But then, Firefox started pestering me with the question whether to make it a default browser. Every launch. It would seem my selection wasn't being respected. Even worse, clicking on the Make default button in the browser preferences didn't do anything. A fix was needed.

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Updated: April 8, 2020 | Category: Linux

YADM and Homeshick review

Backups are important. Backups are crucial. Backups are love, backups are life. Over the years, I've talked about the cardinal value of keeping your data safe, and that means multiple copies, multiple locations. We also talked about how to concoct your own quick 'n' dirty setup with tar and gpg recently. That one covers both data and application settings. Speaking of the latter ...

Let's expand on this some more. If you have multiple computers, reinstall systems frequently, or just like to have a consistent configuration across multiple hosts, you might be interested in a way to manage application settings. In Linux, most software keeps their configurations in hidden files inside the home directory, either at the top level (/home/username) or inside the .config sub-directory. Either way, there could be plenty of them, you want to make sure you always have a copy, and if something goes wrong, you can easily revert to a good checkpoint. Introducting YADM and Homeshick.

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Updated: April 6, 2020 | Category: Other software

Biogenesis review

Molecular biology is a fascinating thing. Combine it with computers, and you get yourself a platform for studying the evolution of life. Not an easy one, and scientists worldwide have been at this problem for many years now, trying to understand and replicate the environmental conditions that led to the creation of life on Earth.

If you're fascinated by the concepts of amino acids, RNA, cellular division and alike, you can partake in the discovery journey with Biogenesis, a free, cross-platform, Java-based visual microbiology simulator. The idea is simple: you get a primordial soup, and you get to control it, studying and creating organisms of your own. Sounds like good, solid educational fun. Let there be light. I mean Java.

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Updated: April 4, 2020 | Category: Linux

Manjaro 19 Kyria Gnome review

Flashing my dope cool nerd badge. Agent Dedo, at your service. Why? Because I'm testing an Arch-based distro again. Now, over the years, Manjaro has done a great deal to distance itself from its sacrificial altar roots, and now caters to people who prefer things more desktopy. That doesn't meant it's all 4% milk and yak butter from here on, oh no. But it's steadily improving, and my impressions of yesterversion were jolly.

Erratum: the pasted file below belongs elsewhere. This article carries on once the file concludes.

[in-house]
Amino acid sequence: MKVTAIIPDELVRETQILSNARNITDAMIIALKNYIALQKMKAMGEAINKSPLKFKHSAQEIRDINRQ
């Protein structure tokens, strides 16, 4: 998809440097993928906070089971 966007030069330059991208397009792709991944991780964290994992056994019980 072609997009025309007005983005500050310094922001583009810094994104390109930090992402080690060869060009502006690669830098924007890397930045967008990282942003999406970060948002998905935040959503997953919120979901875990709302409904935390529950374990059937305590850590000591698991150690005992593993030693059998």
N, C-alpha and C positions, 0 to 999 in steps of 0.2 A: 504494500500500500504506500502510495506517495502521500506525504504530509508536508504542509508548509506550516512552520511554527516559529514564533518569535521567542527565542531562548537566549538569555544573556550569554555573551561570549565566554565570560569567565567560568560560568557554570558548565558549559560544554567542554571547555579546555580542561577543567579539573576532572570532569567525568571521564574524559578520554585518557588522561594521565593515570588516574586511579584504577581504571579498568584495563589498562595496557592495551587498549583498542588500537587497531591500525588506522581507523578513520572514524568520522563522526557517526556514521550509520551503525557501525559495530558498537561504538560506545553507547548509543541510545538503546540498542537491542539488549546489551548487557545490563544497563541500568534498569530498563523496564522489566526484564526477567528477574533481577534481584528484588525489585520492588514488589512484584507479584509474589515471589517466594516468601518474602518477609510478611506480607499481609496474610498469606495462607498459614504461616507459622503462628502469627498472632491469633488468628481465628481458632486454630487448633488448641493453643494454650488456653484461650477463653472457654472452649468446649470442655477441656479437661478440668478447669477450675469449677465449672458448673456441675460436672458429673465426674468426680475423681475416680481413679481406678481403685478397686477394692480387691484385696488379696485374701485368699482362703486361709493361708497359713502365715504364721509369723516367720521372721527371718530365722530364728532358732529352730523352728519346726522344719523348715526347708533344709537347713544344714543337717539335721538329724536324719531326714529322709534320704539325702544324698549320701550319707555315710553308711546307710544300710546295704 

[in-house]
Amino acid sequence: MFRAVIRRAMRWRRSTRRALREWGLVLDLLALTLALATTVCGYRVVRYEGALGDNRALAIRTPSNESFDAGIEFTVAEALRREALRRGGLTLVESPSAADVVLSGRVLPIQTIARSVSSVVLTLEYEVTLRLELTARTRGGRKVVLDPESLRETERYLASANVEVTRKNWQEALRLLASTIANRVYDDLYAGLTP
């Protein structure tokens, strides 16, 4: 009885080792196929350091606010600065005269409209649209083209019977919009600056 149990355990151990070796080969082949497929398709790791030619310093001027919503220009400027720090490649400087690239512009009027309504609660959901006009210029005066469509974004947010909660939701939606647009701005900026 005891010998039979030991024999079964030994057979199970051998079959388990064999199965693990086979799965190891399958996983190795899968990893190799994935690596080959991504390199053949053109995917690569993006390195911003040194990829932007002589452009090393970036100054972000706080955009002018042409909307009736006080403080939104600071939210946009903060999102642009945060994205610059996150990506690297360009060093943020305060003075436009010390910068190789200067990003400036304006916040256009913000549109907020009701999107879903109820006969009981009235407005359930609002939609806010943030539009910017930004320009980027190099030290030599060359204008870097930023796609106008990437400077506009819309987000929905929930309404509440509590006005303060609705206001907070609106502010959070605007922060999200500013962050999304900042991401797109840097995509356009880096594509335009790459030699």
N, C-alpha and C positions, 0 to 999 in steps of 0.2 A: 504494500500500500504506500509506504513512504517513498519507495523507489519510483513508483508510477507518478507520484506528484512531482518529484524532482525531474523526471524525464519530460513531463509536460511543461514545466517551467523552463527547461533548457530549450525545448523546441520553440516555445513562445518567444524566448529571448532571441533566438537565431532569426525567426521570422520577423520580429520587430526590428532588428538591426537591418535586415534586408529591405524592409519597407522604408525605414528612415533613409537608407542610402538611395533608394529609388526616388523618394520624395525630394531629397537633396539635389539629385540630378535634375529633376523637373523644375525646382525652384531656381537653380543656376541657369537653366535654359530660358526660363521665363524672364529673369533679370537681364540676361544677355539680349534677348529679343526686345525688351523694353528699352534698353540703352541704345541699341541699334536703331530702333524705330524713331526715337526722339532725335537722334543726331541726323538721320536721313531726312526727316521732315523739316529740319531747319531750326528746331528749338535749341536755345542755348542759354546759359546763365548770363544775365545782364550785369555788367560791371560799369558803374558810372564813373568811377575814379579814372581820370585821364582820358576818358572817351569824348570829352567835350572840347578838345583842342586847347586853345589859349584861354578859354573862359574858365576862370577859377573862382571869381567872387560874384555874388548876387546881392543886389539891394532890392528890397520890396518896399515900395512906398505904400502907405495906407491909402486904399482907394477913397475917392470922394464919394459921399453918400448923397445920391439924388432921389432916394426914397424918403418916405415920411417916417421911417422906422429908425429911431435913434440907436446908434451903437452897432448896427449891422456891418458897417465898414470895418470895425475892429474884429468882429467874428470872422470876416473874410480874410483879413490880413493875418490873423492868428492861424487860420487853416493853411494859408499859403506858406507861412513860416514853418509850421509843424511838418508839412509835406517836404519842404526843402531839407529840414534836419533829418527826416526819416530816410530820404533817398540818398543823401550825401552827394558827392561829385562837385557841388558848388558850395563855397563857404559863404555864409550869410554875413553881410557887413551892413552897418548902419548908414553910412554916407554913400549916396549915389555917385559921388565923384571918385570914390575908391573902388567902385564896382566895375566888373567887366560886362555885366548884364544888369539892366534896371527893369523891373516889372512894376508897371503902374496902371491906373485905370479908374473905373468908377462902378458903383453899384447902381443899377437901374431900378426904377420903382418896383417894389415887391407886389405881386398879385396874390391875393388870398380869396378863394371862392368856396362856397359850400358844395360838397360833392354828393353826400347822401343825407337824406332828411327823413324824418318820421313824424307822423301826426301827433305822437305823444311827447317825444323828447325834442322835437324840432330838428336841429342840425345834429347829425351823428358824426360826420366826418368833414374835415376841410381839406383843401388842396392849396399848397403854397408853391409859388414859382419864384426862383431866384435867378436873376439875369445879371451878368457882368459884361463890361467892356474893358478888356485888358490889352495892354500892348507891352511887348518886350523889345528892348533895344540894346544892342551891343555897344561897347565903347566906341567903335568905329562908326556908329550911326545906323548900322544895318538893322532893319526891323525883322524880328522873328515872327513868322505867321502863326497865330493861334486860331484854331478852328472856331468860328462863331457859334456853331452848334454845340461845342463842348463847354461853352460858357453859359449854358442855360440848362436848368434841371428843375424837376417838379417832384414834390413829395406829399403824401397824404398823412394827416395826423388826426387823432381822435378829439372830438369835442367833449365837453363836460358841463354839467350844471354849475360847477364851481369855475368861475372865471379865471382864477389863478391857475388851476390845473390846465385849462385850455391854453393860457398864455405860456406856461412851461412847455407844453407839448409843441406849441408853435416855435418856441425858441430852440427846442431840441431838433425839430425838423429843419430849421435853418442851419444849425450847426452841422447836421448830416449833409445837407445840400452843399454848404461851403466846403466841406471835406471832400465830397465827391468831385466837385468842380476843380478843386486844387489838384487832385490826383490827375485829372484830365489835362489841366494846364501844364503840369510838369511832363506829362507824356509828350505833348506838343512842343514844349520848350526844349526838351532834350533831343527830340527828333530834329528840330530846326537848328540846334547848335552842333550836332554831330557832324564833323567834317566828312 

But then, in the last few tests, I tried Plasma, Xfce and Cinnamon editions - not Gnome just yet. While I think it's an unnecessary toll on resources maintaining four different desktops, perhaps we might be pleasantly surprised. After all, Manjaro has always managed to sneak in cool features amidst the nerdery. My test box be Lenovo G50, with its multi-boot boogaloo. Let's commence.

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Updated: April 3, 2020 | Category: Books

The Golden Horde weekly serial, Chapter 27

Ignoring the wounded, Lee Qiang tuned his mind back to the fight. They had to neutralize the armor first. If they did not, they would all die.

He tried to close his fist. It worked. He opened it. A spongy feeling, but his muscles responded. His sleeve was drenched with blood. The fabric was ripped in two places where the shrapnel had cut through.

Lee Qiang rose, using his left arm to pull himself up against the greasy side of the all-terrain vehicle. The cannon breech was closed. Lonya must have reloaded a fresh shell before the Type 89 fired. Lee Qiang positioned himself behind the gunner sight, aiming the iron at the AFV.

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Updated: April 1, 2020 | Category: Linux

Plasma Network Manager, limited connectivity

As it turns out, breaking your system is very easy, if you set your heart and mind to it. This problem has a convoluted origin and a rather interesting solution, so bear with me. As it happens, 'twas a dark and rainy night, and I set about testing several VPN services. One of them: Mullvad. It worked fine for a while, but then I upgraded the application version from the 2019.1 build to 2019.8 build, and things stopped working fine. Whenever I'd connect to VPN, DNS resolution would stop. Test box: Kubuntu 18.04.

I wasn't sure if this was specific to my host or a wider problem, so I decided to test in KDE neon, too, which happens to be one of the many distros I have installed on the G50 laptop. A reboot or two later, lots of nice Plasma updates (going up to 5.16.90 at the time of writing), and some small tweaks, I had Mullvad running fine. But then, the Network Manager started to complain about limited connectivity. Let's see what gives.